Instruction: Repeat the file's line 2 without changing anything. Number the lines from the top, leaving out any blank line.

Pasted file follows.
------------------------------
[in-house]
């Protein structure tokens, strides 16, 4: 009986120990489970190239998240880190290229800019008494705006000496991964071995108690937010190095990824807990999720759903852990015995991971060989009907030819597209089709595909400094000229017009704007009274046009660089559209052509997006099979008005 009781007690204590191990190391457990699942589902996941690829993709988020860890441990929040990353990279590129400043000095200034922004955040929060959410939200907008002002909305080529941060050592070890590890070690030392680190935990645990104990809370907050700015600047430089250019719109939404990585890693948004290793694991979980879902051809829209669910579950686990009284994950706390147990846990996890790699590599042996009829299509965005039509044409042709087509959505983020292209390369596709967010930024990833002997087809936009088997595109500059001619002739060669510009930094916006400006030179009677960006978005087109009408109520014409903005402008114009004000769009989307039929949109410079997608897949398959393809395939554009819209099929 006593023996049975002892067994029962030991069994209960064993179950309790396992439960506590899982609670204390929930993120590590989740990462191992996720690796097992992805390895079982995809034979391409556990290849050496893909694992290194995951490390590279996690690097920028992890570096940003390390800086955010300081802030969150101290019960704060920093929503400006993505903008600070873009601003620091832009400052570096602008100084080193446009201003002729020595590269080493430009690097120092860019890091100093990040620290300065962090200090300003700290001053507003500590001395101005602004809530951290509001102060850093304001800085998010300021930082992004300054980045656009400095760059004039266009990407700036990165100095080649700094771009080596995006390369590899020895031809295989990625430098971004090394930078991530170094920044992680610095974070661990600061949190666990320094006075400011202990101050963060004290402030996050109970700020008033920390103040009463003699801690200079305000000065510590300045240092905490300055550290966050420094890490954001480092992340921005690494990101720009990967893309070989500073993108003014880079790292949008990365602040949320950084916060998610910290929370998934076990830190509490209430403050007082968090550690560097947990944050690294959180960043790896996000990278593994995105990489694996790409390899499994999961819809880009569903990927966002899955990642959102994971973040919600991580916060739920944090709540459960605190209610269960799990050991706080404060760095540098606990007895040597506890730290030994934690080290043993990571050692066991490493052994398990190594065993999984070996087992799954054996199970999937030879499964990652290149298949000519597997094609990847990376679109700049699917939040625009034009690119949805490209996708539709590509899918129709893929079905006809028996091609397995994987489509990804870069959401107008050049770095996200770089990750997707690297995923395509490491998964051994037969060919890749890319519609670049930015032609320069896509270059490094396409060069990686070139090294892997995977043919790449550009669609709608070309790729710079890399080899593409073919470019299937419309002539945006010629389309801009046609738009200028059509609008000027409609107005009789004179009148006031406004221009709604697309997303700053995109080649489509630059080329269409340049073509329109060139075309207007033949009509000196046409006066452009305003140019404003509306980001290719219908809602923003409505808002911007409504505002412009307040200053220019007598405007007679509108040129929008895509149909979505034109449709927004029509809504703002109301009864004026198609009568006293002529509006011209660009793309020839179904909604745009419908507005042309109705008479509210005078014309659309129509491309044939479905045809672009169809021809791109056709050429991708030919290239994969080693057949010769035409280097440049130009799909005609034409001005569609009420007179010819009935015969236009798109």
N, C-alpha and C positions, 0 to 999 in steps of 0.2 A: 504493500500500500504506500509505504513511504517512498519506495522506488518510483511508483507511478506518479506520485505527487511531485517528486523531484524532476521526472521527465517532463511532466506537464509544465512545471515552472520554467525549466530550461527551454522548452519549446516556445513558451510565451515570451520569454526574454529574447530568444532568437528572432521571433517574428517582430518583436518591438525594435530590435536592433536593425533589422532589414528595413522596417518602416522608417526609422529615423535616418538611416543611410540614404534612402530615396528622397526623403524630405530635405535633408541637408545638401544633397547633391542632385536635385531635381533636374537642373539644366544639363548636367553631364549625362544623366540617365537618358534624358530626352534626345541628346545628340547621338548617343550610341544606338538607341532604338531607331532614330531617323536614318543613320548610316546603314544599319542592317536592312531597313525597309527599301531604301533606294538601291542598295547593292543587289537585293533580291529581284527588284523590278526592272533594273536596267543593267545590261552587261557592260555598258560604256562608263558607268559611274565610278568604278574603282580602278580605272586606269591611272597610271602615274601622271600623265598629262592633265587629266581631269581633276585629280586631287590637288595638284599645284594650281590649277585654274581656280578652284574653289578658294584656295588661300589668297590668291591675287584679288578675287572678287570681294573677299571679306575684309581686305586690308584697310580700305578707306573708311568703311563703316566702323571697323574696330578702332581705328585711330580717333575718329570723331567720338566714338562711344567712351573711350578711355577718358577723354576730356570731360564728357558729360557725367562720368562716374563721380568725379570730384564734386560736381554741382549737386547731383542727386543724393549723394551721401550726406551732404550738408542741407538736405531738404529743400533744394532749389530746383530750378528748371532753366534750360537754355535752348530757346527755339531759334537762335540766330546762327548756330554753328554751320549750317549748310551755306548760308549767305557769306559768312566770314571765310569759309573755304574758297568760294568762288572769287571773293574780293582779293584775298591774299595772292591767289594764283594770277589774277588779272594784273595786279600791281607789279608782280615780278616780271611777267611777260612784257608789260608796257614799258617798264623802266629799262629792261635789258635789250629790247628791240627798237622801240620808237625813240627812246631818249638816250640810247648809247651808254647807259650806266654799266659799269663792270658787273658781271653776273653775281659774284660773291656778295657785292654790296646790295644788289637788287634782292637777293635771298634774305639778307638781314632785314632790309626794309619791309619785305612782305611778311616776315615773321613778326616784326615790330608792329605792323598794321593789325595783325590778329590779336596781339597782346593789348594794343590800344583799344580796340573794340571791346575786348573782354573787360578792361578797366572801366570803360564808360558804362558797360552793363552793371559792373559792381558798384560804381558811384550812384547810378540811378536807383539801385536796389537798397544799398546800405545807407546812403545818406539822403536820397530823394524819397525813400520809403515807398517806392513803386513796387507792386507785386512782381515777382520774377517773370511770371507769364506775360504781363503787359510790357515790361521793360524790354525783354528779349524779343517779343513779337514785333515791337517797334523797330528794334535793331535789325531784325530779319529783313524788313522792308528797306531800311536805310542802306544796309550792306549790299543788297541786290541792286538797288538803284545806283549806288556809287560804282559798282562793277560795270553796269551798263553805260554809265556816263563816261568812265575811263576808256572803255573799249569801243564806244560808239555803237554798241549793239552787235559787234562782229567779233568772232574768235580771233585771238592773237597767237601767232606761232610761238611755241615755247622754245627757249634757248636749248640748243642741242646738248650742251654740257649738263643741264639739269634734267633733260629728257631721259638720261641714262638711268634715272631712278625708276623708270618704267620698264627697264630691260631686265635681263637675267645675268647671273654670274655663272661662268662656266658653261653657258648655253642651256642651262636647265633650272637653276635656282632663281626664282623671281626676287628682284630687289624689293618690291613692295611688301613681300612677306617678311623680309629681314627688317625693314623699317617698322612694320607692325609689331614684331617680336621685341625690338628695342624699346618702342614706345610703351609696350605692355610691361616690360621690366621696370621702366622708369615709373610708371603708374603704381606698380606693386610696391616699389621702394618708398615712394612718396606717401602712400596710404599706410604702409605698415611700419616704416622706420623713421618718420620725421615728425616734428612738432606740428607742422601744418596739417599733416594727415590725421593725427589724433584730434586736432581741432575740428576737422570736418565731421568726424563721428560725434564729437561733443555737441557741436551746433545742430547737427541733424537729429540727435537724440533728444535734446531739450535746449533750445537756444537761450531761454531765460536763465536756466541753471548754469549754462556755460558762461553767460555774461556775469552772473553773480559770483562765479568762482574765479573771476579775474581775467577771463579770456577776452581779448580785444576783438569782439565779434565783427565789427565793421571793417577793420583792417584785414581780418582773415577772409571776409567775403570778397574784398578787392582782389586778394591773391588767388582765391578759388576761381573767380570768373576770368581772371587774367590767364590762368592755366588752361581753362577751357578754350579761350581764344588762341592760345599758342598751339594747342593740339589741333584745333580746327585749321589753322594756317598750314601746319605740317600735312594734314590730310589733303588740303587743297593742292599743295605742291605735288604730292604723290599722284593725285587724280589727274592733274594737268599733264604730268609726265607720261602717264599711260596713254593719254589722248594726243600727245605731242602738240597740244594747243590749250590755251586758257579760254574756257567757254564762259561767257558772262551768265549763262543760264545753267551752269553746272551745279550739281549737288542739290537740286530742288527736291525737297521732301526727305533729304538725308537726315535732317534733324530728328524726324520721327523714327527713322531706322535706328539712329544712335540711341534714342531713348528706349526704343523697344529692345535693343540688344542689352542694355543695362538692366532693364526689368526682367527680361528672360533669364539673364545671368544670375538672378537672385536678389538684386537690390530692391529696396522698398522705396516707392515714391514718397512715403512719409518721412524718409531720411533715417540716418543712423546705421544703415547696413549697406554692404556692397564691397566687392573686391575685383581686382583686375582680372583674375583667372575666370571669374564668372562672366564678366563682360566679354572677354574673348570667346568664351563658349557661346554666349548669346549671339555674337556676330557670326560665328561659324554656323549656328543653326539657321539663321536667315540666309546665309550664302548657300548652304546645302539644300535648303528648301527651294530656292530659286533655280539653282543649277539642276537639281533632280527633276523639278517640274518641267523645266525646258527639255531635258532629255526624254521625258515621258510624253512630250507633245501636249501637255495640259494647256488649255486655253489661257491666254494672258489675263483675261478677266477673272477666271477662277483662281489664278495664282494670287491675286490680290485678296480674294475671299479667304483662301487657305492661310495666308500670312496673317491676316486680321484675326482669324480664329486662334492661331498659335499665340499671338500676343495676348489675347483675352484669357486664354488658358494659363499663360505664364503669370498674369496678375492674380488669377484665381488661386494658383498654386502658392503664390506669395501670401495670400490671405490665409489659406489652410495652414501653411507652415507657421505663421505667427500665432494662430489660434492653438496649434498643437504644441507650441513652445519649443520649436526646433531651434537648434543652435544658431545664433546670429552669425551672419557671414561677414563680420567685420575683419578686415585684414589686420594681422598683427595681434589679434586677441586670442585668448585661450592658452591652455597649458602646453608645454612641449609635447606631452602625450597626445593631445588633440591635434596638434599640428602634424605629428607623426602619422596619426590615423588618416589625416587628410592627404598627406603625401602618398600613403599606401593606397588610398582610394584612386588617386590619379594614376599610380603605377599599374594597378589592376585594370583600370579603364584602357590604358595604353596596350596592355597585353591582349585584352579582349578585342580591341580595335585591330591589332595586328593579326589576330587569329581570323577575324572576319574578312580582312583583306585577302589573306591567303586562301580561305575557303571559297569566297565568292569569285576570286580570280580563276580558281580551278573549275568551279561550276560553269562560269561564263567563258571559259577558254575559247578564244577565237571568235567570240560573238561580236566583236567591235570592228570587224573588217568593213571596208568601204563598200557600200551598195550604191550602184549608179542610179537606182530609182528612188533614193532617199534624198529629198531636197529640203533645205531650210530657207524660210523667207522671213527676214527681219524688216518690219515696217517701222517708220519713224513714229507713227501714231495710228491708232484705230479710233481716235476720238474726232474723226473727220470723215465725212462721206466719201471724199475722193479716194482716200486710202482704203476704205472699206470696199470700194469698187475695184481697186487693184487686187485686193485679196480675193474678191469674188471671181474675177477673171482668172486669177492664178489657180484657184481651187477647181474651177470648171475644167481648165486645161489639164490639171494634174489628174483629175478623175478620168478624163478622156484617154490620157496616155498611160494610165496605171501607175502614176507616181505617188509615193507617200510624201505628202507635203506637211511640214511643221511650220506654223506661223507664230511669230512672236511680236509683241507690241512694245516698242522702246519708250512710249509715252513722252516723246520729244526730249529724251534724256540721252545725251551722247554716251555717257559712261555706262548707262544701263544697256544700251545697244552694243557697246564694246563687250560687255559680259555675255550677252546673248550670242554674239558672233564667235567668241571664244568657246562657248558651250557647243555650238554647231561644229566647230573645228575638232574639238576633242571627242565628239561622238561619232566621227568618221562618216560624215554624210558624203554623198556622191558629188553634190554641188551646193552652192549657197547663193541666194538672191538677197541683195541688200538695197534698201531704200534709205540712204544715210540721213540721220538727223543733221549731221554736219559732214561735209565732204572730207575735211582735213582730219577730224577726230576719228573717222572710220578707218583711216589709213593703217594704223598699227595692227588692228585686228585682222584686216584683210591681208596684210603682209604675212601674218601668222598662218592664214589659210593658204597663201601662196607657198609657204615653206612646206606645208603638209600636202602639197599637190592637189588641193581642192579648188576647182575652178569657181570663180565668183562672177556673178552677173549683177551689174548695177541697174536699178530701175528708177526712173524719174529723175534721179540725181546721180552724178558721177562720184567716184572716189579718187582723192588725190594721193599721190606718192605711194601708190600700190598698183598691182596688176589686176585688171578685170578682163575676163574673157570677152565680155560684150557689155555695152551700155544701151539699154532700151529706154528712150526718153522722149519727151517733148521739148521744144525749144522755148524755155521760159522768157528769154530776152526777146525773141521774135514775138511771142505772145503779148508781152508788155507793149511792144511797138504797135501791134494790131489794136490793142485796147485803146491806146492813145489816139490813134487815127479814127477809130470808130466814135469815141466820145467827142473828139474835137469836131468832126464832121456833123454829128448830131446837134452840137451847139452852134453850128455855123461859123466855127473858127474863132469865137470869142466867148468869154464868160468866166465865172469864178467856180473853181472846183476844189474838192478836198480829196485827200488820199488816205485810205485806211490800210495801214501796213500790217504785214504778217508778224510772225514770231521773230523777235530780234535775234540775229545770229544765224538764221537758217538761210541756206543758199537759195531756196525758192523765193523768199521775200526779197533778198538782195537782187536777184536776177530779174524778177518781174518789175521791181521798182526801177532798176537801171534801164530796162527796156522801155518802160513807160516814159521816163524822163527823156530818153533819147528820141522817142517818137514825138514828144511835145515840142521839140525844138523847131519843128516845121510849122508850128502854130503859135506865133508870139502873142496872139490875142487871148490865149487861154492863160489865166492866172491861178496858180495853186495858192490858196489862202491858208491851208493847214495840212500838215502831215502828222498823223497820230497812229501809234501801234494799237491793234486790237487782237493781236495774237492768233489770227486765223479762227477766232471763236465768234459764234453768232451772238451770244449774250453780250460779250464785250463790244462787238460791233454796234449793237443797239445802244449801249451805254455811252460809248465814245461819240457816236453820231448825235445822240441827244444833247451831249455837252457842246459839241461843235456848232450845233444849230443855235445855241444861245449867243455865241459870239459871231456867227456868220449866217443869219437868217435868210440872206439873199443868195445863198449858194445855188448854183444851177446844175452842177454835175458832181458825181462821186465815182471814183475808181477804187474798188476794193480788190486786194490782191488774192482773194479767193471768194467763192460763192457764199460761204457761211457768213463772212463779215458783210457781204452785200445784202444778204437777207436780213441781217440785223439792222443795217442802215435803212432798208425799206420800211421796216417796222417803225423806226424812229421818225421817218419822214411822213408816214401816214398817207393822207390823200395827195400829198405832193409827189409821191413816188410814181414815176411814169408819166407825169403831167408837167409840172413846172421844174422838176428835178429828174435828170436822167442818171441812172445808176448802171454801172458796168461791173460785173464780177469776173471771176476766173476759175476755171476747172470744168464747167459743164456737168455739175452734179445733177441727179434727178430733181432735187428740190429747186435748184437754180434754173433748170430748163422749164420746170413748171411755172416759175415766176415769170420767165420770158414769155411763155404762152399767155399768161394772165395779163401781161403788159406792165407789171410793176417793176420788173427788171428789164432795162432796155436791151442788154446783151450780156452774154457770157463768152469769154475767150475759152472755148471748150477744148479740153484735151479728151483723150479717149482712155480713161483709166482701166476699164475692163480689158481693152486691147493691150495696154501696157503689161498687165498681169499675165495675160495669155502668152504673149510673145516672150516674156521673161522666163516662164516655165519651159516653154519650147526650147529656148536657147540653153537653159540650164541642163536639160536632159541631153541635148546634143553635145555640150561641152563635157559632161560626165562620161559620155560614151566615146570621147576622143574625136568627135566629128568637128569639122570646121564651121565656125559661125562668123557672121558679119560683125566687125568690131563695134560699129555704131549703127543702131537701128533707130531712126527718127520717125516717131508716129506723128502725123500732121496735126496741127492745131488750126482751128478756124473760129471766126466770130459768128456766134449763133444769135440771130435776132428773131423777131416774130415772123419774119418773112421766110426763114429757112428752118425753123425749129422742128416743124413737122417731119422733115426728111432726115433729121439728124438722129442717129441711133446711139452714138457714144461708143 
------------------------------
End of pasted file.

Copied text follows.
């Protein structure tokens, strides 16, 4: 009986120990489970190239998240880190290229800019008494705006000496991964071995108690937010190095990824807990999720759903852990015995991971060989009907030819597209089709595909400094000229017009704007009274046009660089559209052509997006099979008005 009781007690204590191990190391457990699942589902996941690829993709988020860890441990929040990353990279590129400043000095200034922004955040929060959410939200907008002002909305080529941060050592070890590890070690030392680190935990645990104990809370907050700015600047430089250019719109939404990585890693948004290793694991979980879902051809829209669910579950686990009284994950706390147990846990996890790699590599042996009829299509965005039509044409042709087509959505983020292209390369596709967010930024990833002997087809936009088997595109500059001619002739060669510009930094916006400006030179009677960006978005087109009408109520014409903005402008114009004000769009989307039929949109410079997608897949398959393809395939554009819209099929 006593023996049975002892067994029962030991069994209960064993179950309790396992439960506590899982609670204390929930993120590590989740990462191992996720690796097992992805390895079982995809034979391409556990290849050496893909694992290194995951490390590279996690690097920028992890570096940003390390800086955010300081802030969150101290019960704060920093929503400006993505903008600070873009601003620091832009400052570096602008100084080193446009201003002729020595590269080493430009690097120092860019890091100093990040620290300065962090200090300003700290001053507003500590001395101005602004809530951290509001102060850093304001800085998010300021930082992004300054980045656009400095760059004039266009990407700036990165100095080649700094771009080596995006390369590899020895031809295989990625430098971004090394930078991530170094920044992680610095974070661990600061949190666990320094006075400011202990101050963060004290402030996050109970700020008033920390103040009463003699801690200079305000000065510590300045240092905490300055550290966050420094890490954001480092992340921005690494990101720009990967893309070989500073993108003014880079790292949008990365602040949320950084916060998610910290929370998934076990830190509490209430403050007082968090550690560097947990944050690294959180960043790896996000990278593994995105990489694996790409390899499994999961819809880009569903990927966002899955990642959102994971973040919600991580916060739920944090709540459960605190209610269960799990050991706080404060760095540098606990007895040597506890730290030994934690080290043993990571050692066991490493052994398990190594065993999984070996087992799954054996199970999937030879499964990652290149298949000519597997094609990847990376679109700049699917939040625009034009690119949805490209996708539709590509899918129709893929079905006809028996091609397995994987489509990804870069959401107008050049770095996200770089990750997707690297995923395509490491998964051994037969060919890749890319519609670049930015032609320069896509270059490094396409060069990686070139090294892997995977043919790449550009669609709608070309790729710079890399080899593409073919470019299937419309002539945006010629389309801009046609738009200028059509609008000027409609107005009789004179009148006031406004221009709604697309997303700053995109080649489509630059080329269409340049073509329109060139075309207007033949009509000196046409006066452009305003140019404003509306980001290719219908809602923003409505808002911007409504505002412009307040200053220019007598405007007679509108040129929008895509149909979505034109449709927004029509809504703002109301009864004026198609009568006293002529509006011209660009793309020839179904909604745009419908507005042309109705008479509210005078014309659309129509491309044939479905045809672009169809021809791109056709050429991708030919290239994969080693057949010769035409280097440049130009799909005609034409001005569609009420007179010819009935015969236009798109």